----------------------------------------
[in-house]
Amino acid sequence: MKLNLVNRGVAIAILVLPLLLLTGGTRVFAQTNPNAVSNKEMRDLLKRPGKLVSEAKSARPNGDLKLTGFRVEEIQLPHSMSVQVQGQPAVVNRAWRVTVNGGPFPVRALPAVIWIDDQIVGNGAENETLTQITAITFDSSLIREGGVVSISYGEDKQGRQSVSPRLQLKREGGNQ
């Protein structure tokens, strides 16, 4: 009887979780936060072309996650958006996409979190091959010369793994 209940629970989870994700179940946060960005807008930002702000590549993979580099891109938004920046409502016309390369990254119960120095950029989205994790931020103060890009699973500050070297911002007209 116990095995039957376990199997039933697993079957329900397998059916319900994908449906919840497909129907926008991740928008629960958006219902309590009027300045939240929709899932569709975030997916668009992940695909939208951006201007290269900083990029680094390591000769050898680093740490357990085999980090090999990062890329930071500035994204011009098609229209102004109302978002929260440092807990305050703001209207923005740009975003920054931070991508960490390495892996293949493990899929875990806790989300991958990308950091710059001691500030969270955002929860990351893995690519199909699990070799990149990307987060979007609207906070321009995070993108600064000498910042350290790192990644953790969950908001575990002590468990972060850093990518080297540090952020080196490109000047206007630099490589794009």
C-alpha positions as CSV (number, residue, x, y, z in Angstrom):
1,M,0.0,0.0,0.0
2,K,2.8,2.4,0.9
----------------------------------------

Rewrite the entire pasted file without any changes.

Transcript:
[in-house]
Amino acid sequence: MKLNLVNRGVAIAILVLPLLLLTGGTRVFAQTNPNAVSNKEMRDLLKRPGKLVSEAKSARPNGDLKLTGFRVEEIQLPHSMSVQVQGQPAVVNRAWRVTVNGGPFPVRALPAVIWIDDQIVGNGAENETLTQITAITFDSSLIREGGVVSISYGEDKQGRQSVSPRLQLKREGGNQ
């Protein structure tokens, strides 16, 4: 009887979780936060072309996650958006996409979190091959010369793994 209940629970989870994700179940946060960005807008930002702000590549993979580099891109938004920046409502016309390369990254119960120095950029989205994790931020103060890009699973500050070297911002007209 116990095995039957376990199997039933697993079957329900397998059916319900994908449906919840497909129907926008991740928008629960958006219902309590009027300045939240929709899932569709975030997916668009992940695909939208951006201007290269900083990029680094390591000769050898680093740490357990085999980090090999990062890329930071500035994204011009098609229209102004109302978002929260440092807990305050703001209207923005740009975003920054931070991508960490390495892996293949493990899929875990806790989300991958990308950091710059001691500030969270955002929860990351893995690519199909699990070799990149990307987060979007609207906070321009995070993108600064000498910042350290790192990644953790969950908001575990002590468990972060850093990518080297540090952020080196490109000047206007630099490589794009």
C-alpha positions as CSV (number, residue, x, y, z in Angstrom):
1,M,0.0,0.0,0.0
2,K,2.8,2.4,0.9